Intragastric balloons

Sun-Chuan Dai, MD, from the Hospital of the University of Pennsylvania in Philadelphia, Pennsylvania, USA presents this VideoGIE “Intragastric balloons: an introduction and removal technique for the endoscopist.”

This is a video presentation of a 40-year-old female who had requested removal of an intragastric weight-loss balloon that had been placed 2 months to her presentation. She had experienced a 10 kilogram weight loss but was suffering from daily inability to tolerate oral intake, and computed tomography images had demonstrated gastric outlet obstruction from the balloon. Going into her endoscopic procedure we did not have any other information regarding her intragastric balloon as it had been placed in Dubai.

During her procedure we identified a Bioenterics Intragastric Balloon from Allergan that was partially obstructing the body of her stomach. Our initial attempt to decompress the balloon with a 25 gauge sclerotherapy needle and 60 cc syringe was time-consuming, so we switched to a 19 gauge fine needle aspiration needle with a 60 cc suction syringe. The larger caliber needle and stronger suction proved to be effective, as we were able to deflate the balloon within minutes and remove it with a grabbing forceps. Besides superficial erosions from balloon compression, the rest of the patient’s stomach was normal. We discharged the patient on omeprazole with the intention of seeing her in follow-up, but she returned to Dubai.

Figure 1. A, Endoscopic view of intragastric balloon. B, CT view of intragastric balloon.

Obesity and its downstream complications are a growing global epidemic. In the United States, treatment options predominantly revolve around lifestyle modifications and surgery, but intragastric weight loss balloons are used frequently in the rest of the world. At the time of this case, these devices were not approved for use by the U.S. Food and Drug Administration and we thought sharing our experience would be helpful should they be encountered and require removal.

Since our experience in the past year, the FDA has approved 2 intragastric balloons for obesity, the ReShape Integrated Dual Balloon System (ReShape Medical, San Clemente, California) and the Orbera Intragastric Balloon System (Apollo Endosurgery, Austin, Texas). These systems have proprietary removal mechanisms but in the event these accessories are unavailable to the endoscopist, we demonstrate a safe and effective method of balloon removal using conventional endoscopic devices.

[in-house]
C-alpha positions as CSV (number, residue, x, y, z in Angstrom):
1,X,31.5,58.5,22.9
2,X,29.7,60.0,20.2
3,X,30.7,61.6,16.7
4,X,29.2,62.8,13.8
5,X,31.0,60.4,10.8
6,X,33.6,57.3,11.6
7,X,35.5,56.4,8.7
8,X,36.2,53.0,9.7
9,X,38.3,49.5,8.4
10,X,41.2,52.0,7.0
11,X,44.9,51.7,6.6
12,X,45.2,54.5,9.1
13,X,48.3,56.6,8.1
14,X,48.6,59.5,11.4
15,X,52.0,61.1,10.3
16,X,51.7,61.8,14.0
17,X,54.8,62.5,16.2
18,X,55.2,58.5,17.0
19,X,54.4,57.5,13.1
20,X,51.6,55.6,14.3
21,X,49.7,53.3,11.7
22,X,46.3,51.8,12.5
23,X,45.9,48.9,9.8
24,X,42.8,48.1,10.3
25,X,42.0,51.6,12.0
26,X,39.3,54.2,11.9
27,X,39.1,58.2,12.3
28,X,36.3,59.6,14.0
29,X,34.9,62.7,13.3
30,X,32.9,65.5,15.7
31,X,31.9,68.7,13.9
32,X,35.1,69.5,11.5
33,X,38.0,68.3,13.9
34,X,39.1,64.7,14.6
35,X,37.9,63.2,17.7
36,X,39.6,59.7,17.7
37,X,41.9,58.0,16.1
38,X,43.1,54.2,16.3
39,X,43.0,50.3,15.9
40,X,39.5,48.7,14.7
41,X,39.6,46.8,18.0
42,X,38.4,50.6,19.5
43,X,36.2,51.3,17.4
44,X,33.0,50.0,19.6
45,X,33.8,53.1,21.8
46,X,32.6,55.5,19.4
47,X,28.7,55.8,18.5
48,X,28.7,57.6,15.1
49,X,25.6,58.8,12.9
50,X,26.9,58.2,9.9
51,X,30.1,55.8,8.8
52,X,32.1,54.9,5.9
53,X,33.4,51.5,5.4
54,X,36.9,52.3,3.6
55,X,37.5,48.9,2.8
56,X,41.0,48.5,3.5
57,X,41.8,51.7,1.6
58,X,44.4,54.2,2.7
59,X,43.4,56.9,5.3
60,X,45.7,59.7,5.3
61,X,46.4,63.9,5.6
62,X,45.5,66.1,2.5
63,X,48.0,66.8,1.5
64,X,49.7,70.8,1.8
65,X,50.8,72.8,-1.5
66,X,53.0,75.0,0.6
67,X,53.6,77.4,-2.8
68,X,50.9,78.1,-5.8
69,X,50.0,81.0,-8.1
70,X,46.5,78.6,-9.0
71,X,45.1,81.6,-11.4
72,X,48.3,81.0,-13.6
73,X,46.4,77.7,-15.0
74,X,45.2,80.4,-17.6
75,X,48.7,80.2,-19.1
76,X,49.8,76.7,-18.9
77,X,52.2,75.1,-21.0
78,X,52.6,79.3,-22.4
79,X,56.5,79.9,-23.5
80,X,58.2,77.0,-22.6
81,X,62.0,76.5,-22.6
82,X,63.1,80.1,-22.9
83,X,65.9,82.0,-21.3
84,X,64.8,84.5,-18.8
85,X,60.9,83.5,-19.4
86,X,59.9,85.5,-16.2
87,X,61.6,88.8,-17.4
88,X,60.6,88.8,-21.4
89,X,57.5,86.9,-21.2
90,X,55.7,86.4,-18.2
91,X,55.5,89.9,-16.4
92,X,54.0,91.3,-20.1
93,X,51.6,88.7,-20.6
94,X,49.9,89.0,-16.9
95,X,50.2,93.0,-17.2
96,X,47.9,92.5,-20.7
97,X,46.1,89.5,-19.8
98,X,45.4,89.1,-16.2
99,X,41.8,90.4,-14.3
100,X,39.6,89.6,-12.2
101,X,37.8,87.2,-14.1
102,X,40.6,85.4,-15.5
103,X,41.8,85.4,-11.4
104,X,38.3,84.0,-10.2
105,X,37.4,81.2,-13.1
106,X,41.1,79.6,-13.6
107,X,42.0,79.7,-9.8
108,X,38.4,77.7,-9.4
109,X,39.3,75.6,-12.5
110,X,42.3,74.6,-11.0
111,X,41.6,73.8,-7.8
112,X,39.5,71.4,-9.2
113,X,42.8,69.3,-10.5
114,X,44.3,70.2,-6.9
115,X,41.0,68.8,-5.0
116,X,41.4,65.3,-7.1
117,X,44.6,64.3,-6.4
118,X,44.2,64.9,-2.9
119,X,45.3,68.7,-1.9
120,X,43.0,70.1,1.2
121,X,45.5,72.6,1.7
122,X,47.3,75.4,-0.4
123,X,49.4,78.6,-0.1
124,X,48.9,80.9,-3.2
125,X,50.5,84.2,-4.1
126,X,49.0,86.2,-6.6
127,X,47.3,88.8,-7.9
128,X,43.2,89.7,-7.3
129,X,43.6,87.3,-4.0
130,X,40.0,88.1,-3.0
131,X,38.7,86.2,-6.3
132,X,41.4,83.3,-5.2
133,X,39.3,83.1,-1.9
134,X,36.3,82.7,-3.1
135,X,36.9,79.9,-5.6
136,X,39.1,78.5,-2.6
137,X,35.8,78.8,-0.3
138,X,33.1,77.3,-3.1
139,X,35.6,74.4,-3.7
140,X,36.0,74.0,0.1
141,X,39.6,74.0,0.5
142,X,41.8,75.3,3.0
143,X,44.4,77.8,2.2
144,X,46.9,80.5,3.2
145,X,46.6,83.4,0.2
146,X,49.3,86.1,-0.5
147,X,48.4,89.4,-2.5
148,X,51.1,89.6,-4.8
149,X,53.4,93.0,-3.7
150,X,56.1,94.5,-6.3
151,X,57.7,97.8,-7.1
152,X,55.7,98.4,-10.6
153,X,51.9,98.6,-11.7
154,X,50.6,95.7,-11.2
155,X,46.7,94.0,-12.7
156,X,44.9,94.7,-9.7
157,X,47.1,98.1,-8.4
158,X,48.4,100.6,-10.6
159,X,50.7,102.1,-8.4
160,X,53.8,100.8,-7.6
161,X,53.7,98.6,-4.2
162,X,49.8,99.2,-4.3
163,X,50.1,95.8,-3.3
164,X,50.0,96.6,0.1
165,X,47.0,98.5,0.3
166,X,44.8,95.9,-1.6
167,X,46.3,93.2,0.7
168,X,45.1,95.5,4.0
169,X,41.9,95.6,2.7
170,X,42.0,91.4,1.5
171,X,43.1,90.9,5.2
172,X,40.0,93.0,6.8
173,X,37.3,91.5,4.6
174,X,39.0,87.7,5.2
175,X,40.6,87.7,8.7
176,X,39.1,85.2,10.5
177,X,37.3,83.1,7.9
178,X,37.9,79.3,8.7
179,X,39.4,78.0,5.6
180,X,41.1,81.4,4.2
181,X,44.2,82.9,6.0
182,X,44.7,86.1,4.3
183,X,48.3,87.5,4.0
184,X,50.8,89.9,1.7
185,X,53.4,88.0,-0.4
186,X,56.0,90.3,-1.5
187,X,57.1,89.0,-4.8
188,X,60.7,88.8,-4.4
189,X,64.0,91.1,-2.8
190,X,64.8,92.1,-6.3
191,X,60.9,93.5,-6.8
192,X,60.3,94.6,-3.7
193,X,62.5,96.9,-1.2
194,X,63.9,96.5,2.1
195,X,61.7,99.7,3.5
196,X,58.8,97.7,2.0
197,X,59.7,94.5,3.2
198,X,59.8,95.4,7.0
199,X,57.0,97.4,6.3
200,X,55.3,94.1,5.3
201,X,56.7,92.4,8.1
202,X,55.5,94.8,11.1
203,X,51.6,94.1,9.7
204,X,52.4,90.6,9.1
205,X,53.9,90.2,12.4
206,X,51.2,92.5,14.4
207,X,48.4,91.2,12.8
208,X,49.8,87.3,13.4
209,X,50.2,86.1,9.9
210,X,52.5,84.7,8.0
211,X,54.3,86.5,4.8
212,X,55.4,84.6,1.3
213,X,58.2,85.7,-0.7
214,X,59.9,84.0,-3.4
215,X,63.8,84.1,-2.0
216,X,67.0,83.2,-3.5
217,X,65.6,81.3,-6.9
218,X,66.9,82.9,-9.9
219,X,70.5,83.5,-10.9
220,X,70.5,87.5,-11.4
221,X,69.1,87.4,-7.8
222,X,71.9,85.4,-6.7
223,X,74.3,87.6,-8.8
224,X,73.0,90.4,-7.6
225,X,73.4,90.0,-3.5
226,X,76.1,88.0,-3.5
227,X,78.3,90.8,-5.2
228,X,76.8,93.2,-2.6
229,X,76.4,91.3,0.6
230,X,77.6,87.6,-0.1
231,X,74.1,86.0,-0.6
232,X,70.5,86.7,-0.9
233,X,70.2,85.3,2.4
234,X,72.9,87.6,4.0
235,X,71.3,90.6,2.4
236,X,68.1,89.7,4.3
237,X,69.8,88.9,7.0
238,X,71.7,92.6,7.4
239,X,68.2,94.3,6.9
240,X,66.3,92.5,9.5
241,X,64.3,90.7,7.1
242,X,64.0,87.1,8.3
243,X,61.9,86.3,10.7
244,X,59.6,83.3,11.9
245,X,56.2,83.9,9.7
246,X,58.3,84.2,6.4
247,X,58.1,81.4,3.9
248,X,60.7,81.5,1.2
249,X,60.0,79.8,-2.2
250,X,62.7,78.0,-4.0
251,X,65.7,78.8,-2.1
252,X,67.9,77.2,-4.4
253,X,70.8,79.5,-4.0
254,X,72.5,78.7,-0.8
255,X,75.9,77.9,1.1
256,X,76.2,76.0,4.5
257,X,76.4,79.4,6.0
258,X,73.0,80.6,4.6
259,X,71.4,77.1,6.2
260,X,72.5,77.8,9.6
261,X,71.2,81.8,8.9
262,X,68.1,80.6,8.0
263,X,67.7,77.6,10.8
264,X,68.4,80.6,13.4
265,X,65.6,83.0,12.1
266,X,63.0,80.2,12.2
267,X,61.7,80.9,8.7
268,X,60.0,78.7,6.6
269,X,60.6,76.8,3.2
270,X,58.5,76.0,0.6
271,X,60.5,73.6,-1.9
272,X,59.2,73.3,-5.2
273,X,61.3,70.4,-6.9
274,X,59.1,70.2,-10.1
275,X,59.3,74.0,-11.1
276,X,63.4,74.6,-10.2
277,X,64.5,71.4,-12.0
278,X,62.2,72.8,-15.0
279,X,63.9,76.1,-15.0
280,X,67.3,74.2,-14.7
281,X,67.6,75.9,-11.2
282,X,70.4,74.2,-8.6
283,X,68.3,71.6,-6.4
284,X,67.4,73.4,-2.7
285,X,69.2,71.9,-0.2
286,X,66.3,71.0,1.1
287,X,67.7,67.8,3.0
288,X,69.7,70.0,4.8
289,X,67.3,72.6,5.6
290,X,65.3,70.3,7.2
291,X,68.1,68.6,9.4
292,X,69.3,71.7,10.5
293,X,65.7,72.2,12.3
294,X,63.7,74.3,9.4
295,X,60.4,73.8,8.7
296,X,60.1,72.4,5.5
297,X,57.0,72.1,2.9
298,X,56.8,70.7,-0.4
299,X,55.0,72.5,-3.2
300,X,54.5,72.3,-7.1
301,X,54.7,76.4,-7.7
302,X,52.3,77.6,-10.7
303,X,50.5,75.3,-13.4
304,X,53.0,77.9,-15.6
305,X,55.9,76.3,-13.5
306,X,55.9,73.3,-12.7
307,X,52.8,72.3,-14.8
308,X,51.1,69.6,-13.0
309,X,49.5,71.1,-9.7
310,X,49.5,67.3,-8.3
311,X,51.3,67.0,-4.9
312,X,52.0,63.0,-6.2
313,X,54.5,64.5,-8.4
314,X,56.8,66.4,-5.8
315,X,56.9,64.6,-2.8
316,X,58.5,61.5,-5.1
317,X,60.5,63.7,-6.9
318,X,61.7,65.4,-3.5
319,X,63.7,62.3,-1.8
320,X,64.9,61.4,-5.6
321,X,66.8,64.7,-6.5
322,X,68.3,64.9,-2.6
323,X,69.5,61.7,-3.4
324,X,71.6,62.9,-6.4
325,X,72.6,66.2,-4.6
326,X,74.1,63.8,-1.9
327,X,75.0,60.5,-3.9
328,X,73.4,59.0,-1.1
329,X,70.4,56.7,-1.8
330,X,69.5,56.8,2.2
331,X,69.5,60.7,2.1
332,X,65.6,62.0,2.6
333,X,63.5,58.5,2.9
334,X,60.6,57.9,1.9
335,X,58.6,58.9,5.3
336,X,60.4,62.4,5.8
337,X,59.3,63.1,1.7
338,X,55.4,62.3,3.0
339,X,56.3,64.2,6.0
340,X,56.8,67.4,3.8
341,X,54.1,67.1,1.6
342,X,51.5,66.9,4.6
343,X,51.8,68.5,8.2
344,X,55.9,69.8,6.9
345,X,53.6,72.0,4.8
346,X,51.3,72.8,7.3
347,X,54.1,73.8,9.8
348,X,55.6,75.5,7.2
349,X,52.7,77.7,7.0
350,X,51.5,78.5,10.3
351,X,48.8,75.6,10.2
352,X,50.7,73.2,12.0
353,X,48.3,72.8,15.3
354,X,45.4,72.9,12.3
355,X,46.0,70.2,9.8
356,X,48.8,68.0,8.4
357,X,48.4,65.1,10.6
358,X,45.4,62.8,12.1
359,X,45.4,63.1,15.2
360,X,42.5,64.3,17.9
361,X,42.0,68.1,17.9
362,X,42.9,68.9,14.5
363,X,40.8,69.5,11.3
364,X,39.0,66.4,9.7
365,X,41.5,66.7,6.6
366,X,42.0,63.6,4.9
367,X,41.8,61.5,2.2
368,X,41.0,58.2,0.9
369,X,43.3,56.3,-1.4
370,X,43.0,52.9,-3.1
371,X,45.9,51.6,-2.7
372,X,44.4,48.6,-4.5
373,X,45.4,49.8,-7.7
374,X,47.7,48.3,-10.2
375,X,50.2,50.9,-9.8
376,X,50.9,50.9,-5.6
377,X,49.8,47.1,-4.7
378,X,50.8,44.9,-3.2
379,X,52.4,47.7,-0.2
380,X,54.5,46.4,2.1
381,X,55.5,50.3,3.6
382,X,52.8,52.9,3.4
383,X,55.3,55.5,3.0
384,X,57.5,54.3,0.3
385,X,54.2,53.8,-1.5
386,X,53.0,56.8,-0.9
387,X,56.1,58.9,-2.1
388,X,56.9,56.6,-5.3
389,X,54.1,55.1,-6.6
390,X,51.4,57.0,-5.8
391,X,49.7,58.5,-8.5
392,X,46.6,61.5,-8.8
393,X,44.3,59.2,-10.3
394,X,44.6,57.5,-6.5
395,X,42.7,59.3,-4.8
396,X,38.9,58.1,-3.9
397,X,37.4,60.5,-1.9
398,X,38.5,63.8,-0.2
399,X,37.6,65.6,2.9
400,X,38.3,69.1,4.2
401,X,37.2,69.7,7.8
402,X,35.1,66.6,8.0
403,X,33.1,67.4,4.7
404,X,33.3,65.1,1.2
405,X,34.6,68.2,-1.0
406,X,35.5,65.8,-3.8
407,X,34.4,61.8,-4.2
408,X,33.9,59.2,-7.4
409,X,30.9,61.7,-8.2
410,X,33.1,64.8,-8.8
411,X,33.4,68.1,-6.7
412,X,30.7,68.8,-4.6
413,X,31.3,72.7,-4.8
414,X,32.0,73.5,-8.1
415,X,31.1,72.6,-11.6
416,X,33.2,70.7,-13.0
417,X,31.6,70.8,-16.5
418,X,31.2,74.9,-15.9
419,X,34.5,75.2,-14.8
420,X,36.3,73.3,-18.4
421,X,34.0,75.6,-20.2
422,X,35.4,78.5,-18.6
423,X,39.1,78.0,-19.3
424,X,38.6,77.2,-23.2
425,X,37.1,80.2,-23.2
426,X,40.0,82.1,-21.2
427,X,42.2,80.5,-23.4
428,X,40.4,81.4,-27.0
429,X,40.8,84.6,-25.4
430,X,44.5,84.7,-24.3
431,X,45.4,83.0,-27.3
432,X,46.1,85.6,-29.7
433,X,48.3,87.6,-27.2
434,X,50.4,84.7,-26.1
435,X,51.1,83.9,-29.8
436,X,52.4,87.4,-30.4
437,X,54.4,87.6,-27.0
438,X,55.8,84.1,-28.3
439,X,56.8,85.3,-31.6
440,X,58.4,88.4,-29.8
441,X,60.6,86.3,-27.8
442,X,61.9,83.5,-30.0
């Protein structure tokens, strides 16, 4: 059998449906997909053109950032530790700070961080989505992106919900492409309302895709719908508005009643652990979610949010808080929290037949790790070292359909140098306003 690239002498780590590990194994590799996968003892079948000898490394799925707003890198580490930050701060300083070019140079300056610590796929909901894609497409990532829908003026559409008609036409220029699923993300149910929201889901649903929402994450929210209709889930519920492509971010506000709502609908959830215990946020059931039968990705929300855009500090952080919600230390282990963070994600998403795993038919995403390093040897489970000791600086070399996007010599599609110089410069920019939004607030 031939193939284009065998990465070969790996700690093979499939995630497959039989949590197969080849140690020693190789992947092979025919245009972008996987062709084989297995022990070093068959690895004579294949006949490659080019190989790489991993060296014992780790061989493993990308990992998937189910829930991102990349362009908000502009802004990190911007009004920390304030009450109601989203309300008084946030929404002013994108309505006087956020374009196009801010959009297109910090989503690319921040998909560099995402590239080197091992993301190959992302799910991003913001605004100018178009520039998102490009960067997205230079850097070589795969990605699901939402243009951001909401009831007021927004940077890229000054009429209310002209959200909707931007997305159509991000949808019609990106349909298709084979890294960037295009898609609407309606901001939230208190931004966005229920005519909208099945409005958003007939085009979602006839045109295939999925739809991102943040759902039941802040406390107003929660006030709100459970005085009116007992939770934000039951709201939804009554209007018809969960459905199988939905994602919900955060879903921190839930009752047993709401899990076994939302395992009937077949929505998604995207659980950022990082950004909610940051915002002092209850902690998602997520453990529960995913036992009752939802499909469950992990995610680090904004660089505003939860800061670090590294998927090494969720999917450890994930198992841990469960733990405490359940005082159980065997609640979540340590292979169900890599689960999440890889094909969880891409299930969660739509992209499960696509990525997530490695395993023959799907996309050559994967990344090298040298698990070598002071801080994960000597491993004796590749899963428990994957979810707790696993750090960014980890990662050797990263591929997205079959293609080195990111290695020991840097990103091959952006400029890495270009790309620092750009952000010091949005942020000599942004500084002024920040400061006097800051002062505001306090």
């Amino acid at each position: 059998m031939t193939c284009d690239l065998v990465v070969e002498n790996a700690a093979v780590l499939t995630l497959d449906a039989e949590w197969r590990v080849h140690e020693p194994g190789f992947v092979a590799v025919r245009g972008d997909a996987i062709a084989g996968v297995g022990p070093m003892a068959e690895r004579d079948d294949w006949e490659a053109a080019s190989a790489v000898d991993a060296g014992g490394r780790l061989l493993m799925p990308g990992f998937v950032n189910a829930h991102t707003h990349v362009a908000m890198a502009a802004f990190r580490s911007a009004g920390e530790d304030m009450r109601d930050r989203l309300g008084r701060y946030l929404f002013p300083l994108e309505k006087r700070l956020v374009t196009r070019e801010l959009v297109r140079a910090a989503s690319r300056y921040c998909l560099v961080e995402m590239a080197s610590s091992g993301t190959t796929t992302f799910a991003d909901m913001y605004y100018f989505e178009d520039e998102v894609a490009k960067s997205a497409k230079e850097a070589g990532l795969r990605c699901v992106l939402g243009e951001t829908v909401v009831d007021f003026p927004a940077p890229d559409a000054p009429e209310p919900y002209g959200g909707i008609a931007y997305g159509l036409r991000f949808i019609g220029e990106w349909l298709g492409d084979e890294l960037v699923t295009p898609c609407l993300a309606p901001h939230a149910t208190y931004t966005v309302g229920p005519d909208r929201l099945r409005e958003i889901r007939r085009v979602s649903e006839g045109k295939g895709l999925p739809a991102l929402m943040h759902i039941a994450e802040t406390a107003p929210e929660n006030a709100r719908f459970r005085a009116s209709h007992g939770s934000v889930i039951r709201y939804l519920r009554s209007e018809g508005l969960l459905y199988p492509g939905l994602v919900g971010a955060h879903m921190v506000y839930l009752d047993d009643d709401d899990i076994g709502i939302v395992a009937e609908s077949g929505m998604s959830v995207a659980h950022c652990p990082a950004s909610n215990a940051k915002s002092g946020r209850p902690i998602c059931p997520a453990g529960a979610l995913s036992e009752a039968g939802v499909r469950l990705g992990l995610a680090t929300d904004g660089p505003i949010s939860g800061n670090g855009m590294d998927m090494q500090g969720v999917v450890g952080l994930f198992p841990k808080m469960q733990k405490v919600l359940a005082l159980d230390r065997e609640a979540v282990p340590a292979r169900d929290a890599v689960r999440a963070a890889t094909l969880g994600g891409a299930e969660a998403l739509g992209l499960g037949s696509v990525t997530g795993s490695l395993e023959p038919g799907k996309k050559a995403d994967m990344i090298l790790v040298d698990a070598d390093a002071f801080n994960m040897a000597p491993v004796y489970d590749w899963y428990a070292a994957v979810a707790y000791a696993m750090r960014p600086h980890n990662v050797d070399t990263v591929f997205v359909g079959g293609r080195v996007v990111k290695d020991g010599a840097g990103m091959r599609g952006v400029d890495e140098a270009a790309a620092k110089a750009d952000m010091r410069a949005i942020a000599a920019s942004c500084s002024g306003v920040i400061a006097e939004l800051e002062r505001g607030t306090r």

Besides removal technique, it is also important for endoscopists to understand how intragastric balloons work, as patients may frequently request endoscopic placement in light of their recent FDA approval. The primary mechanism of intragastric balloons is to generate satiety by occupying space in the stomach. Intragastric balloons are inflated with 400-700 ccs of saline, while ReShape’s product will require a larger cumulative volume as it is a dual balloon system. Balloon placement is recommended for 6 months with concurrent lifestyle modifications, and a roughly 13% total body weight loss can be expected in this period of time. The weight loss is sustained up to 12 months after balloon placement (or 6 months after removal) with continued lifestyle modifications.

While adverse event rates of intragastric weight loss balloons may be less than 1.5%, patients should be advised that risks may necessitate early removal and include esophagitis, balloon migration, balloon rupture, gastric perforation, ulcers or in our patient, gastric outlet obstruction.

Find more VideoGIE cases online.

The information presented in Endoscopedia reflects the opinions of the authors and does not represent the position of the American Society for Gastrointestinal Endoscopy (ASGE). ASGE expressly disclaims any warranties or guarantees, expressed or implied, and is not liable for damages of any kind in connection with the material, information, or procedures set forth.

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